The Egyptian government has teamed up with the private sector in an initiative to boost manufacturing growth and stimulate job creation.
The so-called National Suppliers Development (NSD) Programme aims to improve the quality and cost of Egyptian made goods and tailor them to the demands of multinationals and leading local export companies competing in global markets.
Rachid Mohamed Rachid, Egypt's trade and industry minister and a former Unilever executive, said he hoped the scheme would contribute to a doubling in annual manufacturing growth to 10 per cent.
Low labour costs and Egypt's position at the cross-roads of Europe, Africa and the Middle East should give the country of 78m people a strategic advantage as an exporter.
The export of goods and services has helped power the recent recovery in the economy, forecast to grow at more than 5.0 per cent this year. In the process some Egyptian companies, such as construction giant Orascom and Oriental Weavers, have achieved international prominence.
But as its economy has shifted uneasily over the past three decades from a socialist to a capitalist model, many Egyptian industries have struggled to be competitive. Domestic banks, meanwhile, are wary of lending to small and medium enterprises.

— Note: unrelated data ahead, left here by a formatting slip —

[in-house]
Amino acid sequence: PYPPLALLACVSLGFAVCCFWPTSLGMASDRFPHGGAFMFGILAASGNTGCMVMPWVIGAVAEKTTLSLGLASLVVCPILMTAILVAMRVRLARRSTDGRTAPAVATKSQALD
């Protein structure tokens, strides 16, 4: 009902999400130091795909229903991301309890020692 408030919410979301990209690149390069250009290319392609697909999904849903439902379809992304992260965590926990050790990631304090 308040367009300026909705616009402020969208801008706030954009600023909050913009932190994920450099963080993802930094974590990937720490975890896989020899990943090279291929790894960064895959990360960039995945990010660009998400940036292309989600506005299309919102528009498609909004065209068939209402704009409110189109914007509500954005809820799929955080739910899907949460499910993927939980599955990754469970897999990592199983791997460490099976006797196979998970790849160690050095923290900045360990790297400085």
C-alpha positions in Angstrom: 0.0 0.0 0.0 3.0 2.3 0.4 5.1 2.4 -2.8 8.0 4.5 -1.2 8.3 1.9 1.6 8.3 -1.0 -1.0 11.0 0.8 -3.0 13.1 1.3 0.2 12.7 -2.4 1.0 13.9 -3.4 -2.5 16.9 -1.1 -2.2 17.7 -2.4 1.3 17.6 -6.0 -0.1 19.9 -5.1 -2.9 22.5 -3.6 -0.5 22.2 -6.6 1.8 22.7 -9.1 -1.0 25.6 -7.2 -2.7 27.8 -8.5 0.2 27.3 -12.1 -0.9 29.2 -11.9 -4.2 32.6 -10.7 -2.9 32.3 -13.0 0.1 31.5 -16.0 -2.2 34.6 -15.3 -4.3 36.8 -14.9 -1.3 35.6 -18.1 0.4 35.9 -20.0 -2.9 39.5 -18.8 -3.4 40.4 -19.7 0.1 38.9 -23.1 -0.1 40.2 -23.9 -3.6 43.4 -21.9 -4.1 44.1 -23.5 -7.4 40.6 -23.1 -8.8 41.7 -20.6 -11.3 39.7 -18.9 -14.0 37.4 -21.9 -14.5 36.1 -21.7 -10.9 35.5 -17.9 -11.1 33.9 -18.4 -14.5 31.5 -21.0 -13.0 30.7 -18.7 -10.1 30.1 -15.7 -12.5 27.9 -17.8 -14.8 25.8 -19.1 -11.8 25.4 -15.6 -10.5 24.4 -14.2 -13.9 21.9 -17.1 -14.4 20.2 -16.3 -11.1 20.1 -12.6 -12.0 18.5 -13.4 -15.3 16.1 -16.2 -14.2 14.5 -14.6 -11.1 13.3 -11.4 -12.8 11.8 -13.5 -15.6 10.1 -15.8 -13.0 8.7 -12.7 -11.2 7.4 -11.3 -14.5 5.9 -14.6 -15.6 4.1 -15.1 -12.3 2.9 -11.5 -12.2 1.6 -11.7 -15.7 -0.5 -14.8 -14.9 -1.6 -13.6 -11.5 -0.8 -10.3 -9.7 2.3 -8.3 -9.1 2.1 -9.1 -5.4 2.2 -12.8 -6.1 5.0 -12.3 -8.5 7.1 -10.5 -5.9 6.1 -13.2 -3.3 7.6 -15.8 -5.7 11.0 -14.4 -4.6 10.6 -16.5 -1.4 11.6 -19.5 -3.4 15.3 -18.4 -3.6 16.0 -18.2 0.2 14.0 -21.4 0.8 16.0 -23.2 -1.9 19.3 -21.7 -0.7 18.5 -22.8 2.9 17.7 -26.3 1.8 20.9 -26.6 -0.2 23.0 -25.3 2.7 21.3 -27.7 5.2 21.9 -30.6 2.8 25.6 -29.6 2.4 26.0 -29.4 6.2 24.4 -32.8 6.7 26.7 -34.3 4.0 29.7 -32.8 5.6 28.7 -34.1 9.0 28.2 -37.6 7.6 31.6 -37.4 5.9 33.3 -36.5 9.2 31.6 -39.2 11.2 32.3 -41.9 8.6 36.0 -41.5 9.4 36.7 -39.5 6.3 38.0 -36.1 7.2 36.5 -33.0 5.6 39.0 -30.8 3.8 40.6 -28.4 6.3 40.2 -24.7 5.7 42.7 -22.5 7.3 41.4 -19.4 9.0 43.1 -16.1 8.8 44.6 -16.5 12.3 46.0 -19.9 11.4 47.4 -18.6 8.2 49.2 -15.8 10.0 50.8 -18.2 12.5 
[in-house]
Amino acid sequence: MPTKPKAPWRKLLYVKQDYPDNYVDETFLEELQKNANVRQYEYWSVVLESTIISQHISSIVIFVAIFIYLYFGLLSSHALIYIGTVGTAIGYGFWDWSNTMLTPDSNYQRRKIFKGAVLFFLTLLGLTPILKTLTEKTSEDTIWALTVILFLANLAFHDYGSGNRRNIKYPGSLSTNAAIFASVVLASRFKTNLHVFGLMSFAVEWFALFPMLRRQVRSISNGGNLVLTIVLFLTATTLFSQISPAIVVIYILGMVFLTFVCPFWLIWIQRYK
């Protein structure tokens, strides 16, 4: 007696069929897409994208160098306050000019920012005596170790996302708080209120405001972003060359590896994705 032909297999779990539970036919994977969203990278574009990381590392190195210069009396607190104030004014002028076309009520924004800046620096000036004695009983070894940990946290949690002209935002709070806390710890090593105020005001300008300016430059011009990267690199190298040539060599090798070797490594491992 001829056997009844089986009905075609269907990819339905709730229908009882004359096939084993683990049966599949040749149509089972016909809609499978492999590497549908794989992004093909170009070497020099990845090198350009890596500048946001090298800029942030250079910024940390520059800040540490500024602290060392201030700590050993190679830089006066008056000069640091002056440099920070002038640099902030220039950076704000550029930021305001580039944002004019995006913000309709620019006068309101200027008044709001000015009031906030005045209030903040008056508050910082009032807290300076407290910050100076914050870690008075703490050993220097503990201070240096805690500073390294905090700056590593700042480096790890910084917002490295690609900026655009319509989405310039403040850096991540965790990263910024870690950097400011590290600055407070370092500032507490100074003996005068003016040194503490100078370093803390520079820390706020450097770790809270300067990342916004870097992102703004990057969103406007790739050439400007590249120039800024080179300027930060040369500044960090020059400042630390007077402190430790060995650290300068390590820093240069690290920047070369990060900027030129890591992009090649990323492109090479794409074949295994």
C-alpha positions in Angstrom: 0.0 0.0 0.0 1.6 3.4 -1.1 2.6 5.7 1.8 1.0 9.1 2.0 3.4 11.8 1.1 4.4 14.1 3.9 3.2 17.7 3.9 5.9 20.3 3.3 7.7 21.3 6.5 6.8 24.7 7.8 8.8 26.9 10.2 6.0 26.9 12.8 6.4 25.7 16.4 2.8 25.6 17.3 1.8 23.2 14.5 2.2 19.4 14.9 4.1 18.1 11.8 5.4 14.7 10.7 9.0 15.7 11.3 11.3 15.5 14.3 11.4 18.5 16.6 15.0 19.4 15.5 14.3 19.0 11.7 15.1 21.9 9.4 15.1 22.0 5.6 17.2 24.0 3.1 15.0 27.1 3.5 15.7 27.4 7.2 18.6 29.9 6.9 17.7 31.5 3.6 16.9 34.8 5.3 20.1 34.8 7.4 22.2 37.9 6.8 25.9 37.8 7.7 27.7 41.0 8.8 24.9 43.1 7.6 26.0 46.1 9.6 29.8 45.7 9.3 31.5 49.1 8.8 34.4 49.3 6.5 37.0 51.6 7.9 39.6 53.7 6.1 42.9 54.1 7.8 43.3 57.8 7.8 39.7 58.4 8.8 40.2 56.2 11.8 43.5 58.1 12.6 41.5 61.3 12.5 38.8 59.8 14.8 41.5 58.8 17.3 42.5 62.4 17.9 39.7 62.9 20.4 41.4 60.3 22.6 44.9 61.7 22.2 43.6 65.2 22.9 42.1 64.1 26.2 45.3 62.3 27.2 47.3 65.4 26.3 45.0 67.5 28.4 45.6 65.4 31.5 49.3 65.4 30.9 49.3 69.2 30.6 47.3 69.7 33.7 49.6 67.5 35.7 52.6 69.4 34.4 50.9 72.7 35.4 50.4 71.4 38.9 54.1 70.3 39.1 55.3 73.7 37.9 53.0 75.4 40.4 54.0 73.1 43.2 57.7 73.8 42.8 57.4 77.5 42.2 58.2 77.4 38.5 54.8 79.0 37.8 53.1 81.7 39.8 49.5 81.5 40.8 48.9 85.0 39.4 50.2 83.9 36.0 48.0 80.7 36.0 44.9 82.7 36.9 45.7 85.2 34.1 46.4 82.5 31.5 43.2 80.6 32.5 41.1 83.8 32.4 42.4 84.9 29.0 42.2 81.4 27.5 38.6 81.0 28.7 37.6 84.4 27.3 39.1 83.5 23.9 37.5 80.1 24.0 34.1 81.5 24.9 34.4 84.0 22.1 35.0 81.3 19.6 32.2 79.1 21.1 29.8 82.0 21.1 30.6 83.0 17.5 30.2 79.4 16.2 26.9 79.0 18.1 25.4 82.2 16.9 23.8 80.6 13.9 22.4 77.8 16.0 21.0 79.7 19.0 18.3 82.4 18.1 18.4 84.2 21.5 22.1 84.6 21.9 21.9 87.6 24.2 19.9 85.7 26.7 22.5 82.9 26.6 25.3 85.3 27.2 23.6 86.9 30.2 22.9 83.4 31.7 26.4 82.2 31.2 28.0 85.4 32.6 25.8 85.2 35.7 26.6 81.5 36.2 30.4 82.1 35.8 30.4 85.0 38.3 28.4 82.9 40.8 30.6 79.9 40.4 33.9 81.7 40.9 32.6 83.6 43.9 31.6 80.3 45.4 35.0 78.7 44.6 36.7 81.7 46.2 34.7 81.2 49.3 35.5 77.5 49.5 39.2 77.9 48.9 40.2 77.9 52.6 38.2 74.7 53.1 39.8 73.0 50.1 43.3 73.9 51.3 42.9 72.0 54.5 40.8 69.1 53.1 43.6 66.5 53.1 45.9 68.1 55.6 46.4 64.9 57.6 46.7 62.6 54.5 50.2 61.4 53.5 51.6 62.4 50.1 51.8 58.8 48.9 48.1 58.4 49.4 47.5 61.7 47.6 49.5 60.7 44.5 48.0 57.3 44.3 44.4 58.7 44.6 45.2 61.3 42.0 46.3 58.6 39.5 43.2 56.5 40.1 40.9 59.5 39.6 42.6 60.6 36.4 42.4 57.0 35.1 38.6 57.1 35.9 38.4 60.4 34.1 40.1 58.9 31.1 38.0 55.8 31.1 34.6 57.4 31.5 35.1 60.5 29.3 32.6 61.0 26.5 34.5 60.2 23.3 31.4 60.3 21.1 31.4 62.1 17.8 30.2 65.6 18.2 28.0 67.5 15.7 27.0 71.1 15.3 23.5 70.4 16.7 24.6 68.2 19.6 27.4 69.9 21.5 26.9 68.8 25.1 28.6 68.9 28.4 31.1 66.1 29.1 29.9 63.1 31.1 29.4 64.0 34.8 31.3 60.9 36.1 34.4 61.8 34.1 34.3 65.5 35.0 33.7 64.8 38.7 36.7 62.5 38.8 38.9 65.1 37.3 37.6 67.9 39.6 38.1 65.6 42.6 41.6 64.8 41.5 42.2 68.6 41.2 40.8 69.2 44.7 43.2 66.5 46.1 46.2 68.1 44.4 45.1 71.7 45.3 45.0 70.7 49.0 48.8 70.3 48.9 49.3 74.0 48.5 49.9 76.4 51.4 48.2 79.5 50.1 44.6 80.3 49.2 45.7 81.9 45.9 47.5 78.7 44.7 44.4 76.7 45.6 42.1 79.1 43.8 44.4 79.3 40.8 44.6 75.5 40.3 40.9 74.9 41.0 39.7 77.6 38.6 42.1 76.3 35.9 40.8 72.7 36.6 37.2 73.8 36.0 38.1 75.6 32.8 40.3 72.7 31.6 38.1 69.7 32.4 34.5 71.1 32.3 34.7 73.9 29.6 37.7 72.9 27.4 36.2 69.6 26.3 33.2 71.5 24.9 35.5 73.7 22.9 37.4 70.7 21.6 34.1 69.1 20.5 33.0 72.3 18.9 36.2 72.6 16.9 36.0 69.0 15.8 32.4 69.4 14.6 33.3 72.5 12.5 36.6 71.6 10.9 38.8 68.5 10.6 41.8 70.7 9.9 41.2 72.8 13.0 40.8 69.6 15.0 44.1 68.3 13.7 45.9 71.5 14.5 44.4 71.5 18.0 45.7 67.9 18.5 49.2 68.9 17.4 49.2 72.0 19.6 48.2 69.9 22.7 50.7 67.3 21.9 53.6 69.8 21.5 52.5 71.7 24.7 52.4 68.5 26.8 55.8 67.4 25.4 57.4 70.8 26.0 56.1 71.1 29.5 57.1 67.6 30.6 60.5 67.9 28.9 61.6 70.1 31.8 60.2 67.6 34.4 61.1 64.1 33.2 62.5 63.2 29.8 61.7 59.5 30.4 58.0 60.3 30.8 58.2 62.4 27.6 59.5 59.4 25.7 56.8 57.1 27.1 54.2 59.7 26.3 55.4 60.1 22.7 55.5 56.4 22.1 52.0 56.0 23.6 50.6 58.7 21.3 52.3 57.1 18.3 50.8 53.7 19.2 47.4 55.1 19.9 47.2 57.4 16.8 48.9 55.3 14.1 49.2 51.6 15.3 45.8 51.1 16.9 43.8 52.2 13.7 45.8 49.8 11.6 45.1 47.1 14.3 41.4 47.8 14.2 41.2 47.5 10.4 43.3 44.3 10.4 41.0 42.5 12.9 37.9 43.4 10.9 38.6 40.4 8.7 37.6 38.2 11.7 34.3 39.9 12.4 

Accelerated market reforms since the appointment of a new cabinet in 2004, a slew of free trade agreements, new hygiene regulations for food products entering the EU, and competition from Asian imports have now made conforming to global standards a matter of survival.
Growth of the industrial sector may also prove critical for Egypt's stability. Unofficial estimates put unemployment at more than double the government's figure of 9.3 per cent. President Hosni Mubarak won a fifth term in office last month promising 4.5m new jobs over the next six years.
Under the NSD Programme, 100 multinational and leading local exporters in Egypt are being asked to select up to 10 local suppliers.
Each of these will be provided with technical assistance from international consultants to identify efficiency and quality shortfalls, before accessing bank loans with the aim of improving. In return exporters who benefit from the programme have agreed to expose their Egyptian suppliers to global supply chains.
General Motors (GM), which has Egypt's largest vehicle assembly business, has helped pioneer the project. Don Butler, GM's chairman in Cairo, said he saw Egypt as a natural base for regional exports. But the company had struggled to keep up with 160 per cent growth in sales in the Egyptian market over the past year, he said.
Mohamed Fathi, one of the architects of the scheme, said it was hoped it would also make Egypt more attractive to foreign direct investment. This climbed in the 2004/2005 financial year to $1.0bn (euro 830m, £550m) from $407m a year earlier.
Mr Fathi said a leading London-based private equity firm was considering investing in Egyptian suppliers benefiting from the programme.